P: n/a
no****@nospam.nospam (Steve Jorgensen) wrote in
<km********************************@4ax.com>:
I realize this seems like an awfully trivial topic for discussion,
but it's one of those little itches in the middle of my mind's
back that I've been having to live with for ages now.


I don't worry about the default action coming second.

I always try to make the TRUE part be with the IF and the FALSE
part with the ELSE. I think that's more important than worrying
about the "default" action. Remember that in your example, the
default action is only the default statistically speaking because
of the context in which you run it. That is, in new records, it
wouldn't be the default for a field (which will be Null, unless the
field has a default value), but in existing records it's less
likely. So your idea of "default" is very context-based.

Why wouldn't a comment indicating the default value do the trick?

Of course, why worry about having the TRUE part first in the first
place? I worry about it because my eyes tend to cross when I have
to read double negatives in code (and Boolean operations of any
complexity almost always drive me to creating a truth table to
evaluate them!).

Adding another little bit:

I tend never to write this:

If Not IsNull(<some expression>) Then
[returns a TRUE value]
Else
[returns a FALSE value]
End If

Instead, I'd replace the entire IF/THEN/ELSE structure with a
single line:

[return Not IsNull([expression])]

Sometimes, though, this becomes cryptic enough that it's confusing,
especially when the expression is compound and not easily grasped,
or it's not easy to relate it to the context.

--
David W. Fenton http://www.bway.net/~dfenton
dfenton at bway dot net http://www.bway.net/~dfassoc
Nov 12 '05 #13

P: n/a
no****@nospam.nospam (Steve Jorgensen) wrote in
<sa********************************@4ax.com>:
Also, I feel good comments are essential much of the time, but
comments are what you write when you couldn't think of a way to
make the code self-explanatory. I always try first to make the
code as self-explanatory as possible, then add what remaining
comments are still required.


Hmm. That's not my philosophy of when to include comments. All code
is self-explanatory at some level. I include comments for dumb
programmers who may someday look at my code in the future. Six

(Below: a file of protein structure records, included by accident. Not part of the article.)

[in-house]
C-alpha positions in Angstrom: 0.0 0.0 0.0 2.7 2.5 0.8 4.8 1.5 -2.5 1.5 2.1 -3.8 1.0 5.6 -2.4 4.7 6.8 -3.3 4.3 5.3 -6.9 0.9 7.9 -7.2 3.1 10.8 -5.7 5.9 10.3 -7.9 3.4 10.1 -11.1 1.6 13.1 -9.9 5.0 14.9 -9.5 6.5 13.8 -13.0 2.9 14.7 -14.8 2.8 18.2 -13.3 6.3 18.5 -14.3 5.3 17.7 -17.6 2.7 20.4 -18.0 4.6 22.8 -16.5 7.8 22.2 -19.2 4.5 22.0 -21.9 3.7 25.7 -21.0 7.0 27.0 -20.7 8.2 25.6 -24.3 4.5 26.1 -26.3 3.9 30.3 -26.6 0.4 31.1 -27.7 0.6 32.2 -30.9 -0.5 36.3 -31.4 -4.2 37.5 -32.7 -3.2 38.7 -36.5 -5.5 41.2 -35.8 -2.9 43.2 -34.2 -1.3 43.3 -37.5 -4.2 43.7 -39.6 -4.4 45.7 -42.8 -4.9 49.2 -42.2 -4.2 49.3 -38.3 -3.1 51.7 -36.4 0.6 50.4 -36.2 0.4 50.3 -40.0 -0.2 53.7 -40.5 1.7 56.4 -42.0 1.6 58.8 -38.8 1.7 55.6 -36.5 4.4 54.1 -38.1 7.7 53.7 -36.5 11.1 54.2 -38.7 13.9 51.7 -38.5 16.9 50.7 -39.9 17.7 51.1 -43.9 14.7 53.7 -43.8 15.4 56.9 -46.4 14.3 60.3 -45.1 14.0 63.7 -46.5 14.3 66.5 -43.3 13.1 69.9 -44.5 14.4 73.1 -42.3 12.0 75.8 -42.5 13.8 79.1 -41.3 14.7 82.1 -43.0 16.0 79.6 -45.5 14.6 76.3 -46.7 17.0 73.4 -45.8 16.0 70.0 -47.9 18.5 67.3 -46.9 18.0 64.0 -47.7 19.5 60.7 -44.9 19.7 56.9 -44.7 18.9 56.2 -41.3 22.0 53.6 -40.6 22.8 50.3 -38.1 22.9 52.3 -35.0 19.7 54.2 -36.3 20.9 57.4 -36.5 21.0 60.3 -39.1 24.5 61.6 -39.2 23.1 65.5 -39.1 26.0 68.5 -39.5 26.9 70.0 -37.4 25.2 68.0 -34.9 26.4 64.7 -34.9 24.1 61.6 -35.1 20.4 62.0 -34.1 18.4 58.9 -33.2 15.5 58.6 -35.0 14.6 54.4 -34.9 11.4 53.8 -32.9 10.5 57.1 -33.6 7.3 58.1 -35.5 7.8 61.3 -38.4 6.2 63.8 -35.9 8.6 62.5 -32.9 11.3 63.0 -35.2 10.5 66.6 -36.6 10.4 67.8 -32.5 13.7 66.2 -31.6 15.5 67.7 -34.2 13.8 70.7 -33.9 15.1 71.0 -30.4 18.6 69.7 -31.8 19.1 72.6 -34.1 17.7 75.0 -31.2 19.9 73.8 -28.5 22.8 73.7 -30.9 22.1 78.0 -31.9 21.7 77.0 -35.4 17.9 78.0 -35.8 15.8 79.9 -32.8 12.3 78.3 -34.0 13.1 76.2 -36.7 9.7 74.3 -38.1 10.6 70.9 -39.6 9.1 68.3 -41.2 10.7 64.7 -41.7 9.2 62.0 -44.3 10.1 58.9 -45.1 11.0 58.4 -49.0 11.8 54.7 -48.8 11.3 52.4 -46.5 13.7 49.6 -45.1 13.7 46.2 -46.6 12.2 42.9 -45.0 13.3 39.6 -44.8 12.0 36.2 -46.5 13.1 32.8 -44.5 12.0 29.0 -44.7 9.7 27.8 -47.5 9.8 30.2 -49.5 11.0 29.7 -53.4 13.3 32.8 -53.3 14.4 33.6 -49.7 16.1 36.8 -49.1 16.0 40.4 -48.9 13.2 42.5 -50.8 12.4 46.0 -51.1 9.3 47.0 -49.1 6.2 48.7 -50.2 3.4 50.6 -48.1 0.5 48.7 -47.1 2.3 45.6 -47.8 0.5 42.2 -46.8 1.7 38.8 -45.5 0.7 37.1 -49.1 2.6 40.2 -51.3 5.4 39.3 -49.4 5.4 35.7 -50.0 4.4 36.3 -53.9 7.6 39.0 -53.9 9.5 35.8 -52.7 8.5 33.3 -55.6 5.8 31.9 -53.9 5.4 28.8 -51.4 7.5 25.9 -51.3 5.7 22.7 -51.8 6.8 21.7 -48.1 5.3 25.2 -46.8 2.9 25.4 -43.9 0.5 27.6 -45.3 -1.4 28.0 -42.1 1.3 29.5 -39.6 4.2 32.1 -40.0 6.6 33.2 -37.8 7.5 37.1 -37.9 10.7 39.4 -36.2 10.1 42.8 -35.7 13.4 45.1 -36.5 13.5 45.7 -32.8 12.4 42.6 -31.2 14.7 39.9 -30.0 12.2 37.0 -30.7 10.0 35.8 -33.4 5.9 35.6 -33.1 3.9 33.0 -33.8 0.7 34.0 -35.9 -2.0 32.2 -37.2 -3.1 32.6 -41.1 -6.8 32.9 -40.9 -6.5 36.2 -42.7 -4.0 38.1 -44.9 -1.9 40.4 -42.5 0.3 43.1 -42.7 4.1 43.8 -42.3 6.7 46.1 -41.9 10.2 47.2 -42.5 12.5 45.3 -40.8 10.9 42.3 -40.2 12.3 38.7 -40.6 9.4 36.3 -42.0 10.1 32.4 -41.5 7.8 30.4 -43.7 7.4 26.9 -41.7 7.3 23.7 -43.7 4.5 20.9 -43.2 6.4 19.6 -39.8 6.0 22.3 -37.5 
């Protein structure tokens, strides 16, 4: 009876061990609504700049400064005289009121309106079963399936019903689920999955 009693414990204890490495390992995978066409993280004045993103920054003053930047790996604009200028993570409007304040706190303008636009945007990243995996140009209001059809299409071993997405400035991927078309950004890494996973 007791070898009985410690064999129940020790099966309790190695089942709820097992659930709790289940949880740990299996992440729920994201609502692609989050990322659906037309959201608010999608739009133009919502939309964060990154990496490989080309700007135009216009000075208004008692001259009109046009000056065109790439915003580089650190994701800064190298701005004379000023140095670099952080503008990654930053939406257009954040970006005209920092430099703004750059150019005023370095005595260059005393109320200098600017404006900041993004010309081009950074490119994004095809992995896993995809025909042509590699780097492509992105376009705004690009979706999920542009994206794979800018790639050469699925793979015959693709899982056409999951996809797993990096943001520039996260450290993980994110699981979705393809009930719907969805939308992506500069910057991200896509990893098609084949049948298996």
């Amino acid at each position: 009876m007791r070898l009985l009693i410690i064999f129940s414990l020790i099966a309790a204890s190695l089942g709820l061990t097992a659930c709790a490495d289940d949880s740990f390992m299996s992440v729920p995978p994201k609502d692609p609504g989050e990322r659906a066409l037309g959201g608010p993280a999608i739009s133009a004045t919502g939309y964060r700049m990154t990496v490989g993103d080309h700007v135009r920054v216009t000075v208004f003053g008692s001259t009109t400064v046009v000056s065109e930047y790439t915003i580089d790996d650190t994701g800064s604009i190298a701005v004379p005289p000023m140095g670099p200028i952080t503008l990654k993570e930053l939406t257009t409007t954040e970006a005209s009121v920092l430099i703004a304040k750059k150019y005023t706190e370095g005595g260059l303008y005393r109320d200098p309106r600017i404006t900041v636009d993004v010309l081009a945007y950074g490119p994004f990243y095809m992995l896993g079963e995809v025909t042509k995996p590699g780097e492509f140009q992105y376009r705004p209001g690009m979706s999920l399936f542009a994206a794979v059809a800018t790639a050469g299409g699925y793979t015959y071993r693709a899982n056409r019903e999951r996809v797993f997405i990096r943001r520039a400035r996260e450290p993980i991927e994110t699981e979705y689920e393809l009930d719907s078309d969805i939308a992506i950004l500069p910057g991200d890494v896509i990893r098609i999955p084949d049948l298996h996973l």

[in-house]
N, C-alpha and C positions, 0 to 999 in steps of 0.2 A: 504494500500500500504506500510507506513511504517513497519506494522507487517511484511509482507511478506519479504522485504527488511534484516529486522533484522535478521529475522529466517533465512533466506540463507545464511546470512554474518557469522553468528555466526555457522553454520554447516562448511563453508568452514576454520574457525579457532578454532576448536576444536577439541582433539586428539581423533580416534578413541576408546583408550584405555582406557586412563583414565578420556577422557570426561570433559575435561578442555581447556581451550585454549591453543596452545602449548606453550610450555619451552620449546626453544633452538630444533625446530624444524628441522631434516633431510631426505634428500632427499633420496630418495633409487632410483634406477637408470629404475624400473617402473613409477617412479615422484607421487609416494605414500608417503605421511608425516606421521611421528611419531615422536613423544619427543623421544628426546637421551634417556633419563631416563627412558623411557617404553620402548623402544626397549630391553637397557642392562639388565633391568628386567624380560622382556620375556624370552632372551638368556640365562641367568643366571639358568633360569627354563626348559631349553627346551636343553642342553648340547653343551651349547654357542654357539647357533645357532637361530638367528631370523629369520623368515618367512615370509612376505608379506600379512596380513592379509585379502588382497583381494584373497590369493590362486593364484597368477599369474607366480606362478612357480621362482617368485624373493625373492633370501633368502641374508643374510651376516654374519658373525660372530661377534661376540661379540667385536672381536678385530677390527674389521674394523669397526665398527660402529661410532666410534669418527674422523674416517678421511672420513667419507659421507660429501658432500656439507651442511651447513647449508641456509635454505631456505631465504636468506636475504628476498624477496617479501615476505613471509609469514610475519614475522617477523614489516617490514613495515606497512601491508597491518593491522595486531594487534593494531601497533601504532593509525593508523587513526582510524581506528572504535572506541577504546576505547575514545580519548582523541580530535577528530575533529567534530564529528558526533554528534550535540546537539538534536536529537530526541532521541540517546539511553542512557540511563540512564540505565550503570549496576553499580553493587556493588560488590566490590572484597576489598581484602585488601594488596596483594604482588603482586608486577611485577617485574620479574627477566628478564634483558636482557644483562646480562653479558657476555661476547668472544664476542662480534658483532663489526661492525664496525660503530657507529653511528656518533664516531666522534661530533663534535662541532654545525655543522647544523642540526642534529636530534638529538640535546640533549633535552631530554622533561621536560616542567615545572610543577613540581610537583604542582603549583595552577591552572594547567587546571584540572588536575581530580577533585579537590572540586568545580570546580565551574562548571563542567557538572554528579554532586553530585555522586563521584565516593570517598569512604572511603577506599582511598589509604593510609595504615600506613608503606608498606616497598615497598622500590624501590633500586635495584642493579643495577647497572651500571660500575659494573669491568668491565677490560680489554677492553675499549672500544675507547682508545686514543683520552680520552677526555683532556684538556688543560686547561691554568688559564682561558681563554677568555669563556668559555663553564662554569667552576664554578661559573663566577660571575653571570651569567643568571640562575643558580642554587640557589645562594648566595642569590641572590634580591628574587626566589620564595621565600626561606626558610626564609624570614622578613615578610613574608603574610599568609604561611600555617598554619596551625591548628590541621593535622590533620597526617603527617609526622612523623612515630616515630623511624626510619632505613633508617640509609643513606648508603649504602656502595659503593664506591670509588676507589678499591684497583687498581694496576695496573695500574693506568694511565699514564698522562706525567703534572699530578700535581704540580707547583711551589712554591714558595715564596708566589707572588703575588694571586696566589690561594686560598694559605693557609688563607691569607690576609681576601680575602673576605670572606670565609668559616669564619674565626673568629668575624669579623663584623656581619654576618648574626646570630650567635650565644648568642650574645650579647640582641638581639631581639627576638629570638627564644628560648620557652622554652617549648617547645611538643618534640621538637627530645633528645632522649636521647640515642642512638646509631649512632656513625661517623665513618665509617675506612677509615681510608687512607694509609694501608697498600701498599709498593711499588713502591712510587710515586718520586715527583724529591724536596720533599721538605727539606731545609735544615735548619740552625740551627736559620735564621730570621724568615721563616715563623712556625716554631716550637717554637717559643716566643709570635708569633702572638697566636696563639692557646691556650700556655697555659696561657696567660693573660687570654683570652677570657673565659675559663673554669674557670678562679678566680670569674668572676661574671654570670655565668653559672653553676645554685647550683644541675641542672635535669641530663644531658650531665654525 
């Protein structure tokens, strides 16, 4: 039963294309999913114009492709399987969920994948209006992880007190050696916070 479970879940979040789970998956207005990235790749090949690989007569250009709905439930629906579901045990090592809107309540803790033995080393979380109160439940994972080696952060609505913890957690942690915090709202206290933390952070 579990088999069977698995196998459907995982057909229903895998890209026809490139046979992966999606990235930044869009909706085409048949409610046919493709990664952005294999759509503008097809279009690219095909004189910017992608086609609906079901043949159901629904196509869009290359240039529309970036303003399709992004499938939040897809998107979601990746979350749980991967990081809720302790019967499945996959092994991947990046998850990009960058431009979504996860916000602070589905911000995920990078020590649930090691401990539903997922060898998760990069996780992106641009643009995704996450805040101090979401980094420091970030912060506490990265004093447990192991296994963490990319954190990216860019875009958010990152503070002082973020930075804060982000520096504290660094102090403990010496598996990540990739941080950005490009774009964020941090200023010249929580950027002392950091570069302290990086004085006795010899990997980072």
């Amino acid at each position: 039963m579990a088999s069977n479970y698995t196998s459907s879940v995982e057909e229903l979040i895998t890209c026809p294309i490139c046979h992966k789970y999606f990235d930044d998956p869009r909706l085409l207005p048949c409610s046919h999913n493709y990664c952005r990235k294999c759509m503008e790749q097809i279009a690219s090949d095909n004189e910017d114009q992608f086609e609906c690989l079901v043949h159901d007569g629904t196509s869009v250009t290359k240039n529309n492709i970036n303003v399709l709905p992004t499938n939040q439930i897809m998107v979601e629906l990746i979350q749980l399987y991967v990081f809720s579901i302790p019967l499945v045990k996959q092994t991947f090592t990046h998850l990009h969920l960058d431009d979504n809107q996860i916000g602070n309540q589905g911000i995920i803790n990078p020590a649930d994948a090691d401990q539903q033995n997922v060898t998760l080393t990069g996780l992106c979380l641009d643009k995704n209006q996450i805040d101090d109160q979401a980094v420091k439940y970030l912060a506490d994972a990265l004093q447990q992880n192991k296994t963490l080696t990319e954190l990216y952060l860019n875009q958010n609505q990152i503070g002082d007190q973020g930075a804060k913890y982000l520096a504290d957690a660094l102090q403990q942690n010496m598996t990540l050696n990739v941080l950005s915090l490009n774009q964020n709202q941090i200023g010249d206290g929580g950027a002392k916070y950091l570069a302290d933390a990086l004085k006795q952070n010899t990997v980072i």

months from now, in most cases, I'll be one of those dumb
programmers, and I'm writing those comments not to explain what's
difficult to understand, but to make sure that I don't have to
re-think what is currently bloody obvious to me. My theory is that
the time it takes to type the comment is vastly smaller than the
time it will take me to re-think the logic 6 months from now.

--
David W. Fenton http://www.bway.net/~dfenton
dfenton at bway dot net http://www.bway.net/~dfassoc
Nov 12 '05 #14

P: n/a
bouncer@localhost (Trevor Best) wrote in
<cp********************************@4ax.com>:
One of the most annying things some of my collegues do is not use
the NOT keyword and code thus:

if <condidtion> then
else
.. do something
end if

it could be re-written as:

if not <condition> then
.. do something
end if

Then of course someone comes along later and thinks of doing
something for the true condition.
I always use the IF TRUE ELSE [FALSE] rule, but if there is no
action for the TRUE, I will code only the FALSE case (your
re-written version). I never write empty blocks in control
structures, because that seems to me to be more confusing than
violating the IF TRUE rule.
As for NotNull(), an antonym for null is "Valid" but IsValid()
would be a bit ambiguous I think as an antonym for Valid is
Invalid, which would mean there is data there but is wrong rather
than having nothing there. Perhaps:

If Something() but then that could be confused with being not
Nothing and attributed to an object variable. Perhaps
ContainsData()?